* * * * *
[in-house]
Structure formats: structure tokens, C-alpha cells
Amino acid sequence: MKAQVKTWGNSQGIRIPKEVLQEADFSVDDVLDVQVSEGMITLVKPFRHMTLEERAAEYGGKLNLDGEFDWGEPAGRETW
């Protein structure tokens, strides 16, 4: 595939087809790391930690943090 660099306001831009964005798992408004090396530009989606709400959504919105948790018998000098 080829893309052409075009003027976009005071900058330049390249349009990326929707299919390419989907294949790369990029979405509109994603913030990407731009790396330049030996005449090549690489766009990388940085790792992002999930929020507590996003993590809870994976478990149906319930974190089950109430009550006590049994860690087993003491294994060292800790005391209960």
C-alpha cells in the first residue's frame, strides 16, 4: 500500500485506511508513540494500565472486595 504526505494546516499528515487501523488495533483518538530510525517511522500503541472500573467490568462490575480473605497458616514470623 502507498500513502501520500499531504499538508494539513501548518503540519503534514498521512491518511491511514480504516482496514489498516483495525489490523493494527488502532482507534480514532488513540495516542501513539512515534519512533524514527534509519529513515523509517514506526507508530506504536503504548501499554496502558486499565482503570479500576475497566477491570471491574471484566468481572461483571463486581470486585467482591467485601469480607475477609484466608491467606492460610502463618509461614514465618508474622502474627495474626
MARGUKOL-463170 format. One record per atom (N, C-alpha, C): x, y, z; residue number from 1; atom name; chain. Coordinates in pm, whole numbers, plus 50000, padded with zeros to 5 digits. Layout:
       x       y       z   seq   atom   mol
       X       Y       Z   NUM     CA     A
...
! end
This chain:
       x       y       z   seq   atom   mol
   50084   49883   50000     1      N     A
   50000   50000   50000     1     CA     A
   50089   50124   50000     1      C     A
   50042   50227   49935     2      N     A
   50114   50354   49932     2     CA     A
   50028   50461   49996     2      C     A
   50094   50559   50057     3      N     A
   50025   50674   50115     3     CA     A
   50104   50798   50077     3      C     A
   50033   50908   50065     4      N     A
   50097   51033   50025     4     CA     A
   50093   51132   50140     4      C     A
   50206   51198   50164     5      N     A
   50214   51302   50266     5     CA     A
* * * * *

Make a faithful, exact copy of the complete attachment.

[in-house]
Structure formats: structure tokens, C-alpha cells
Amino acid sequence: MKAQVKTWGNSQGIRIPKEVLQEADFSVDDVLDVQVSEGMITLVKPFRHMTLEERAAEYGGKLNLDGEFDWGEPAGRETW
């Protein structure tokens, strides 16, 4: 595939087809790391930690943090 660099306001831009964005798992408004090396530009989606709400959504919105948790018998000098 080829893309052409075009003027976009005071900058330049390249349009990326929707299919390419989907294949790369990029979405509109994603913030990407731009790396330049030996005449090549690489766009990388940085790792992002999930929020507590996003993590809870994976478990149906319930974190089950109430009550006590049994860690087993003491294994060292800790005391209960």
C-alpha cells in the first residue's frame, strides 16, 4: 500500500485506511508513540494500565472486595 504526505494546516499528515487501523488495533483518538530510525517511522500503541472500573467490568462490575480473605497458616514470623 502507498500513502501520500499531504499538508494539513501548518503540519503534514498521512491518511491511514480504516482496514489498516483495525489490523493494527488502532482507534480514532488513540495516542501513539512515534519512533524514527534509519529513515523509517514506526507508530506504536503504548501499554496502558486499565482503570479500576475497566477491570471491574471484566468481572461483571463486581470486585467482591467485601469480607475477609484466608491467606492460610502463618509461614514465618508474622502474627495474626
MARGUKOL-463170 format. One record per atom (N, C-alpha, C): x, y, z; residue number from 1; atom name; chain. Coordinates in pm, whole numbers, plus 50000, padded with zeros to 5 digits. Layout:
       x       y       z   seq   atom   mol
       X       Y       Z   NUM     CA     A
...
! end
This chain:
       x       y       z   seq   atom   mol
   50084   49883   50000     1      N     A
   50000   50000   50000     1     CA     A
   50089   50124   50000     1      C     A
   50042   50227   49935     2      N     A
   50114   50354   49932     2     CA     A
   50028   50461   49996     2      C     A
   50094   50559   50057     3      N     A
   50025   50674   50115     3     CA     A
   50104   50798   50077     3      C     A
   50033   50908   50065     4      N     A
   50097   51033   50025     4     CA     A
   50093   51132   50140     4      C     A
   50206   51198   50164     5      N     A
   50214   51302   50266     5     CA     A